Teen paves way for greener transportation

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Teen paves way for greener transportation

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Ahn Jae-hyun stands Wednesday on Hoguk-ro in Buk District, Daegu, in front of an ecozone traffic sign he conceptualized. Provided by Ahn Jae-hyun



When Ahn Jae-hyun went on vacation last year to Jeju Island, the country’s most popular resort island often referred to as the Hawaii of Korea, it wasn’t the majestic scenery that caught his eye. The 18-year-old boy from Daegu, who calls himself “sensitive” and “delicate,” was more interested in its topography.

“I was interested in ecozones at that time,” he recalled in a telephone interview with the Korea JoongAng Daily on Monday. “When I went to Jeju and saw all those downhill roads, I thought this place could actually become a global leader in that field,” especially considering that it has already risen as a world-renowned tourist destination, he said.

There are many ways to define an ecozone, but Ahn was referring to the definition used by the Ministry of Land, Infrastructure and Transport, which puts it as a downhill road on which a driver takes his or her foot off the accelerator pedal and instead depends on the inertia to take the vehicle along. That way, one saves a little fuel, reduces carbon emissions and ultimately improves the environment.

And to boost Jeju into a world-renowned ecozone model, he knew just the right person for the job: himself. Cities like Daegu and Incheon had several ecozones during the time Ahn was solidifying his concept, but they were all ineffective, he said, because they were marked only by the words themselves painted onto the surface of the road.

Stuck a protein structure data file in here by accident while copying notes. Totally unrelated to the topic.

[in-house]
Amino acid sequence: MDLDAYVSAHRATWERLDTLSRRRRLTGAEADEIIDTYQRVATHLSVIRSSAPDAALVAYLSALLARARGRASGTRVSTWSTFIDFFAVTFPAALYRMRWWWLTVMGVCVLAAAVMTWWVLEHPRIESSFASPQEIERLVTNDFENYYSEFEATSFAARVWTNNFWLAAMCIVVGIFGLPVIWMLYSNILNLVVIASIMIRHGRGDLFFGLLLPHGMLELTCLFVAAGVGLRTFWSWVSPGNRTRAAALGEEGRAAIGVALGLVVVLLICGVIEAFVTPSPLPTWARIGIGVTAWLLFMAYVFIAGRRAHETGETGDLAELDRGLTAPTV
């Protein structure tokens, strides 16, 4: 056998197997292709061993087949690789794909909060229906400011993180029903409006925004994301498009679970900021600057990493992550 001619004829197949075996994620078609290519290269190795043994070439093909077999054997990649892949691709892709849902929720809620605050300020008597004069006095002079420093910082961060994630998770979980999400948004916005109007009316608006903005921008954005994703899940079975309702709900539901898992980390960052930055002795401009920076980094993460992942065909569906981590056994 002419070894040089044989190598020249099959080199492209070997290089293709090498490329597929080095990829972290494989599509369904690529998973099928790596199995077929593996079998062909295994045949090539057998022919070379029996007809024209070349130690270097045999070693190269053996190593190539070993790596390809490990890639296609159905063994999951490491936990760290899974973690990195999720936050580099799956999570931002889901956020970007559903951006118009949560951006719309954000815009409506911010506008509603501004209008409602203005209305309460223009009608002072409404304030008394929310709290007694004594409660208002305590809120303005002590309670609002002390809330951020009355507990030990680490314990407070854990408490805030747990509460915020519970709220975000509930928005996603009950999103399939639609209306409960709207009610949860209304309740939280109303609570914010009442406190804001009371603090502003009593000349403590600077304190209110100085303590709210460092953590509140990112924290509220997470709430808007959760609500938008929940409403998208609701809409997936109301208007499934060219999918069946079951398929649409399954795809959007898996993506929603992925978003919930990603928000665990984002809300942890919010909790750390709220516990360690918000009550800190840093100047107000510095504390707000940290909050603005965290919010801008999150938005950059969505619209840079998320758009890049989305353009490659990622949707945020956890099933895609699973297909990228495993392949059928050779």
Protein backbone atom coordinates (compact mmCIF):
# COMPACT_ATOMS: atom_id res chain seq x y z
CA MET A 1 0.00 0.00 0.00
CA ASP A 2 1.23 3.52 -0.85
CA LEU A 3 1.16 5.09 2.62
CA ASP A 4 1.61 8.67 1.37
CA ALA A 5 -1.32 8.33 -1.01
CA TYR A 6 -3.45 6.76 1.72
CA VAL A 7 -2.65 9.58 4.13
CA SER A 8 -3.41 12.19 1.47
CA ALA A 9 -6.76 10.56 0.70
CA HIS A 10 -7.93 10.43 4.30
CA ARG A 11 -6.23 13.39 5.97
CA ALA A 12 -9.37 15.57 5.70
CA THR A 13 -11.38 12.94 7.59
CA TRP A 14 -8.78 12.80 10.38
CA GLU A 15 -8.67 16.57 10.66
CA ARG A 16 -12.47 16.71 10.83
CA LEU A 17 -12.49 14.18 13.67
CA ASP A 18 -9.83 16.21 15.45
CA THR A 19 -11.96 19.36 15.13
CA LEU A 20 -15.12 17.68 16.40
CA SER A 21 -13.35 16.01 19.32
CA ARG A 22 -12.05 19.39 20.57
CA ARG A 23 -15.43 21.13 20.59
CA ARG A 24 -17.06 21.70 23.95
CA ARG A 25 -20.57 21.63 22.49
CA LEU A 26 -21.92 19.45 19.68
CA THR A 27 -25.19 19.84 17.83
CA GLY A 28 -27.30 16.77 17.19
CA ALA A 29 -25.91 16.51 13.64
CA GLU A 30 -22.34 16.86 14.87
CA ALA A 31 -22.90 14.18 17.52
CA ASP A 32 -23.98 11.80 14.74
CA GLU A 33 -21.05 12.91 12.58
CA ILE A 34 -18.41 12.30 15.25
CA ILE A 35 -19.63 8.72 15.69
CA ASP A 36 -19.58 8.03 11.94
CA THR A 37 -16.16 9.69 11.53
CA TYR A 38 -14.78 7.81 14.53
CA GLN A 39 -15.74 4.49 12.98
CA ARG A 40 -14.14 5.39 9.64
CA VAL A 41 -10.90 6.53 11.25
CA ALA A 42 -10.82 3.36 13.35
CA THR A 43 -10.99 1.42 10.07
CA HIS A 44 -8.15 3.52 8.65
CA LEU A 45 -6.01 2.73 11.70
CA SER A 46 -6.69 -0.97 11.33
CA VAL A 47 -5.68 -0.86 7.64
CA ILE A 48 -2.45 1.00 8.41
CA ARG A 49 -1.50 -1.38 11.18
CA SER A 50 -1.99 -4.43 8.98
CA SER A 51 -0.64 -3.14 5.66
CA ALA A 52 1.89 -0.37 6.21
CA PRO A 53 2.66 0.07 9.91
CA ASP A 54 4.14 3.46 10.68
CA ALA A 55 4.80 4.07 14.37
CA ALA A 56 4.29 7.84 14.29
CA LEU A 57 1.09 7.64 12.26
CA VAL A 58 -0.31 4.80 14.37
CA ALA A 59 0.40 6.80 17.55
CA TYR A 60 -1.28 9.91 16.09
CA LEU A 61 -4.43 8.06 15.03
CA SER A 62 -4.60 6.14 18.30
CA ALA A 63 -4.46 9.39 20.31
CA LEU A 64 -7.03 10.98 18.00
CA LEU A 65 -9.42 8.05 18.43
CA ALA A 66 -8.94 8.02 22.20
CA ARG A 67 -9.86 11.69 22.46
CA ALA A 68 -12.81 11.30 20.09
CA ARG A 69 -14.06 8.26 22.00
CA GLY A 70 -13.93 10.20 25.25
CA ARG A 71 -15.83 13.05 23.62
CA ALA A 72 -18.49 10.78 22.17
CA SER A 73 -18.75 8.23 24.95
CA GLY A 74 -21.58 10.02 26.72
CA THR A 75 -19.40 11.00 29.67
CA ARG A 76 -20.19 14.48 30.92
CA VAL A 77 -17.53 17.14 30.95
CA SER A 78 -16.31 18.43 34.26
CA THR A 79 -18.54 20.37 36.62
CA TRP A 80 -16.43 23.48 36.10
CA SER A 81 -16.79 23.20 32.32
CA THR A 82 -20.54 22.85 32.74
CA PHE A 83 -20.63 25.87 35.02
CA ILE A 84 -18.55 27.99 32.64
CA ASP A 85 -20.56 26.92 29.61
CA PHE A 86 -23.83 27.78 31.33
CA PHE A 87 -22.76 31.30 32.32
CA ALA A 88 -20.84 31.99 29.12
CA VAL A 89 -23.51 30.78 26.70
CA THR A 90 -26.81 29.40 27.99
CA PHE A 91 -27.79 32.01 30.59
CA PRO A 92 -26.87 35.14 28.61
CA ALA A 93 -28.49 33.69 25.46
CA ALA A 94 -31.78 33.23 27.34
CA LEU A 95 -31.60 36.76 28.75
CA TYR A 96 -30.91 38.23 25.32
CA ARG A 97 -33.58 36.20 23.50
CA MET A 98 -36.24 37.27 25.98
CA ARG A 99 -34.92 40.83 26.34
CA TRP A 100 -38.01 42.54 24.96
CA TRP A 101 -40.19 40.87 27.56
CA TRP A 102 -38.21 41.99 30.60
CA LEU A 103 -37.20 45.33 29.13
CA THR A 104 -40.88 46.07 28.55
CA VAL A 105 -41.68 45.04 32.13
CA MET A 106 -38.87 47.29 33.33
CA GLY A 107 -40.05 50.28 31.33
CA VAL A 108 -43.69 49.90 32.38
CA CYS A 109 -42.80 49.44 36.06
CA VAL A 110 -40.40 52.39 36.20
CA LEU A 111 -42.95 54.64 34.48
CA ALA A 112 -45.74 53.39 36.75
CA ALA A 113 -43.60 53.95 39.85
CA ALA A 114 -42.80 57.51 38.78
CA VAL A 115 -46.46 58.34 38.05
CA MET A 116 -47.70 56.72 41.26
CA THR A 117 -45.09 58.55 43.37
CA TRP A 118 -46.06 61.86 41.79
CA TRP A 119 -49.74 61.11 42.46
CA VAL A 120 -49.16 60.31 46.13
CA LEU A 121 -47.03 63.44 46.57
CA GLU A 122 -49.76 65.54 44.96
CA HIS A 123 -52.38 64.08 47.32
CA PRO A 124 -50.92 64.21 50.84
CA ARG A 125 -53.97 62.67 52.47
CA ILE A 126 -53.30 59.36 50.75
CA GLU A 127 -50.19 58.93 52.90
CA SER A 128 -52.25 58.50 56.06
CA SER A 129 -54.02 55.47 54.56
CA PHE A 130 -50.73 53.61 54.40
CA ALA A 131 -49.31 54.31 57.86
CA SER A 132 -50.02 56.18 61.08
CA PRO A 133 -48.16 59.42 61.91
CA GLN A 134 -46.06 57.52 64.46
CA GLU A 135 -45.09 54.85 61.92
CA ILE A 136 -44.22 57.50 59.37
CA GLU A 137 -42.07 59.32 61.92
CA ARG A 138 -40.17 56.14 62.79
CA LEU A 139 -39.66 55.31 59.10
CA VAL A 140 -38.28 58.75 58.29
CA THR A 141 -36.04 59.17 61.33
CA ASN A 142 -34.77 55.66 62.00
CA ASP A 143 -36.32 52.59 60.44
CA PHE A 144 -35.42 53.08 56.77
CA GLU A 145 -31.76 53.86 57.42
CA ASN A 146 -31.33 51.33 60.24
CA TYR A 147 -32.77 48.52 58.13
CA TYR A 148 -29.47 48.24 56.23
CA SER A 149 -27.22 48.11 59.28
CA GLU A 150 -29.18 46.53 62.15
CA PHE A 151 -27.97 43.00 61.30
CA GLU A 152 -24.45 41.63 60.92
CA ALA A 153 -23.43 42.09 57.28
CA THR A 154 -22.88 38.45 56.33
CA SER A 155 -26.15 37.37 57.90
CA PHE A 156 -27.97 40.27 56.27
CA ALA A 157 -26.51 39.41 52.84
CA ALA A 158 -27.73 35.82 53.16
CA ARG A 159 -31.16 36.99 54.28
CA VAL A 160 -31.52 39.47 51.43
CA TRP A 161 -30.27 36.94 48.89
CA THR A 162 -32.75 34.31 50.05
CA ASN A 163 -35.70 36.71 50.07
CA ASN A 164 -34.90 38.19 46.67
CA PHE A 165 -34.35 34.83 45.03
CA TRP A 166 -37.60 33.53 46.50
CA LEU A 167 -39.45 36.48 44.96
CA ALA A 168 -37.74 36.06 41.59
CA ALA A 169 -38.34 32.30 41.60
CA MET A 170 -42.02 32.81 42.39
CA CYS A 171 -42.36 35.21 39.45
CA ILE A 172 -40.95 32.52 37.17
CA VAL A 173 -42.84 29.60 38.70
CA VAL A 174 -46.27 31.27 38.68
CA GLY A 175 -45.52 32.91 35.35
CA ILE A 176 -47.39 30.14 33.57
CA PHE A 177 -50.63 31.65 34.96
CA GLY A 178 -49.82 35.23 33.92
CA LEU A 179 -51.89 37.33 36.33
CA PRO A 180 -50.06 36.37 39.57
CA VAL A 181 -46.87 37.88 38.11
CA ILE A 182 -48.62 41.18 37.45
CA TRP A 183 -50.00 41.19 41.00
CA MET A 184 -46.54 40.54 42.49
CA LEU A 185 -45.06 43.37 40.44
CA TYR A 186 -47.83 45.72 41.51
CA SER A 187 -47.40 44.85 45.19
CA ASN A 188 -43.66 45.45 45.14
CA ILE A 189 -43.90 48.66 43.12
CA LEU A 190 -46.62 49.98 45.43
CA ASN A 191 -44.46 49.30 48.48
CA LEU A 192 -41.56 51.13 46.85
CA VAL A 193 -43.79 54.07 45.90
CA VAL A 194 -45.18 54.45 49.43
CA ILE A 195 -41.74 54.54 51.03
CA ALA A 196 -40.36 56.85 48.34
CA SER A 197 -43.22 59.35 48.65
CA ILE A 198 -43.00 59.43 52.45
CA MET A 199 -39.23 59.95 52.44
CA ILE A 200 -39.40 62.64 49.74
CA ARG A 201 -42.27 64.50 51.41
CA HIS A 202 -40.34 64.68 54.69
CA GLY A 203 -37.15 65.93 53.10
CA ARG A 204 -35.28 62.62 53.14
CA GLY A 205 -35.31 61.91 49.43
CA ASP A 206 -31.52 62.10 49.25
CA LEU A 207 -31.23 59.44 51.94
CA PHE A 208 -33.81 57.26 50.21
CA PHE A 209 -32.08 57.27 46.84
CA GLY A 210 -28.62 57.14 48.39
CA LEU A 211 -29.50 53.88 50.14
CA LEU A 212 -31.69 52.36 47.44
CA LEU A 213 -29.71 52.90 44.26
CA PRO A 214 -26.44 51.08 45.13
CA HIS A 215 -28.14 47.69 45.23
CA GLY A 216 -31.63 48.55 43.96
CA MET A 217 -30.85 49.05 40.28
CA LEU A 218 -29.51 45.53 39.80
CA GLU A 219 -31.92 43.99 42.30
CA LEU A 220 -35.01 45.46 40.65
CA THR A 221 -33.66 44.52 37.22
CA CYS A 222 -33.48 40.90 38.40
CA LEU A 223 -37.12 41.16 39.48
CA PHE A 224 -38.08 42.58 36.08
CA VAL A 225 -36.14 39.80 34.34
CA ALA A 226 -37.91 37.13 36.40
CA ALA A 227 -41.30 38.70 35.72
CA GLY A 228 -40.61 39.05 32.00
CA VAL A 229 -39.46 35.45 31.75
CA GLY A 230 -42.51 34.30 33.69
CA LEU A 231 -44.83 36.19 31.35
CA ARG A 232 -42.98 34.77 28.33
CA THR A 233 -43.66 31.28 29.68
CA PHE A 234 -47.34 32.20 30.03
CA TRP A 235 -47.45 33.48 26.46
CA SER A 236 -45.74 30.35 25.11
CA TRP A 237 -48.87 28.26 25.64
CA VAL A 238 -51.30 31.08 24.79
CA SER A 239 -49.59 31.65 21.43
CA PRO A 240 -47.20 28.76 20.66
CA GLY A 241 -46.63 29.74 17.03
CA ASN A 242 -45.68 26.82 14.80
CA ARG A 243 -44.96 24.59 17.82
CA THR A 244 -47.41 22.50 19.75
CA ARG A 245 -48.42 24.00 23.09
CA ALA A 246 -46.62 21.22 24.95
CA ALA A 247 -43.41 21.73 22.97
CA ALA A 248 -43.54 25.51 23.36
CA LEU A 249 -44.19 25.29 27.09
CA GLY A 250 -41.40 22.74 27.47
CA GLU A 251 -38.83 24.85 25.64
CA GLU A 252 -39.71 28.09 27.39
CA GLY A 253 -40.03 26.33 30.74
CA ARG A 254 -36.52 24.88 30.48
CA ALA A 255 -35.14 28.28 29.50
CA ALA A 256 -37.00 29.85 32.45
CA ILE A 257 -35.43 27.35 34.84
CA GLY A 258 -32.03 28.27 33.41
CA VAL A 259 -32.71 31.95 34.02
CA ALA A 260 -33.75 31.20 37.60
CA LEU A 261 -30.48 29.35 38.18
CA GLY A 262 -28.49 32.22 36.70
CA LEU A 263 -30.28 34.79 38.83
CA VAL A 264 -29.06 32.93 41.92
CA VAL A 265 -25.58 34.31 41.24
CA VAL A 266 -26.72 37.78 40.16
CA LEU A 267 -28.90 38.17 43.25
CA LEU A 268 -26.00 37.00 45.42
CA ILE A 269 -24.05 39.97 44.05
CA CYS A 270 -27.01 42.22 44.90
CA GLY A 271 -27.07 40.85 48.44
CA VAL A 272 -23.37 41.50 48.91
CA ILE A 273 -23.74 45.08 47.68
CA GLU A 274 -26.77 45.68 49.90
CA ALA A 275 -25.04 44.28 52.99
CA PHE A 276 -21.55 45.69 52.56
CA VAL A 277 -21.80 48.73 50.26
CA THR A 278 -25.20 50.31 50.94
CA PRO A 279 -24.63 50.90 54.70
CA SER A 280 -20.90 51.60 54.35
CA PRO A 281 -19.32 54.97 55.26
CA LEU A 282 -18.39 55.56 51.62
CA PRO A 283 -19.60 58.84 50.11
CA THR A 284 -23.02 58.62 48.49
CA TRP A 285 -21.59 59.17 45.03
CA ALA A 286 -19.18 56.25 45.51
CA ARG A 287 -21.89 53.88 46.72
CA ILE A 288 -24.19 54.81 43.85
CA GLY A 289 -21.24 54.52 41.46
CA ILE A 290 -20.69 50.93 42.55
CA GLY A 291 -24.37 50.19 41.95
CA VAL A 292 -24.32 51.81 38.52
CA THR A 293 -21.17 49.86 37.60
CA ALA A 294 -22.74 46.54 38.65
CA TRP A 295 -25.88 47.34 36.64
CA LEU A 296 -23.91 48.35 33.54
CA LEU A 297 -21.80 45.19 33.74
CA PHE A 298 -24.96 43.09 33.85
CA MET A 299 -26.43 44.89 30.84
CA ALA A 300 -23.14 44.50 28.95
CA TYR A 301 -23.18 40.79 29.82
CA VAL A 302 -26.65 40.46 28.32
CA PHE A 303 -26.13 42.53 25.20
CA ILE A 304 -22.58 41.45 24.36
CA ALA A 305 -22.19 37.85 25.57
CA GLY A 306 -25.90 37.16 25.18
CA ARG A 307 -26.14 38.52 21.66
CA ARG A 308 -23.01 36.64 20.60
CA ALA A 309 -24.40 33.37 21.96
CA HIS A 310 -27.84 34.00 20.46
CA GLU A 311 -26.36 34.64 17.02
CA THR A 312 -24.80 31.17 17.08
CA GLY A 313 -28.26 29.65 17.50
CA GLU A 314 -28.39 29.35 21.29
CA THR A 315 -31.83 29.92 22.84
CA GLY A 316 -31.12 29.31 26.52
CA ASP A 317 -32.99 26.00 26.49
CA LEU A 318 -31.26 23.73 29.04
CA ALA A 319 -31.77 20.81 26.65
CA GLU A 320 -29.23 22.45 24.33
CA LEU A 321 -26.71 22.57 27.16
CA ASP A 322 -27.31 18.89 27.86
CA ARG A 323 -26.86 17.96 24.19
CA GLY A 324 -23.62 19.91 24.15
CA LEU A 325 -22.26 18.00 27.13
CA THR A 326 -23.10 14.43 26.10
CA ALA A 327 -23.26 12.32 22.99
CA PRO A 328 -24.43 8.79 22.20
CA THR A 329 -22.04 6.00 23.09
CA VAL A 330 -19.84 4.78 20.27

Living in an “era of images,” Ahn thought the messages should be more visual and apparent so that drivers who rushed by could see and perhaps follow the advice.

With that idea in mind, Ahn further came up with a few key words - “eco” and “save fuel” - and shared his plans with a contemporary artist, a personal acquaintance whom Ahn said was happy to help free of charge. He submitted his idea to the Daegu city government earlier this year, and recently received the green light.

On Oct. 2, Ahn signed an agreement with the Daegu Metropolitan City office that allows the city to use and develop his idea for a decade without financial charges. Traffic signs related to the 18-year-old’s idea have already been installed on Hoguk-ro and Maecheon-ro in Daegu.

“It’s not common for a boy his age to come up with an idea like this for the city,” said Jeong Seul-kie, the deputy director of the Traffic Policy Division in Daegu’s city office. “And I admire him for showing so much enthusiasm in a field that not many people really care about.”

When asked whether the city plans to install more of Ahn’s traffic signs, Jeong answered that the project is still in its infant stages but that it has the potential to “grow into something bigger.”

“Not many cities in Korea have designated ecozones, so it’s really more about playing a pioneering role in this environmental field with Ahn’s idea,” she said. “From here, it’s all up to us to effectively promote this through some kind of green campaign.”

Ahn started off with a vague ambition to promote Jeju as the hub of ecozones, but now, he says he’s aiming at a much larger target - the world. Taking it step by step, he passed his idea on to other city government offices and recently received a call from Seoul officials, who said they believe it has “merits for further research.”

“When people praise my efforts and tell me I’ve done a great job, it’s then that I feel everything was worth it because I can sense warmth in their encouragement,” he said. “People say Korea is smaller than a single state in the United States. But when a single idea from a tiny city in that tiny country grows to influence the entire world, I think nothing could ever be more awesome.”


BY LEE SUNG-EUN [selee@joongang.co.kr]



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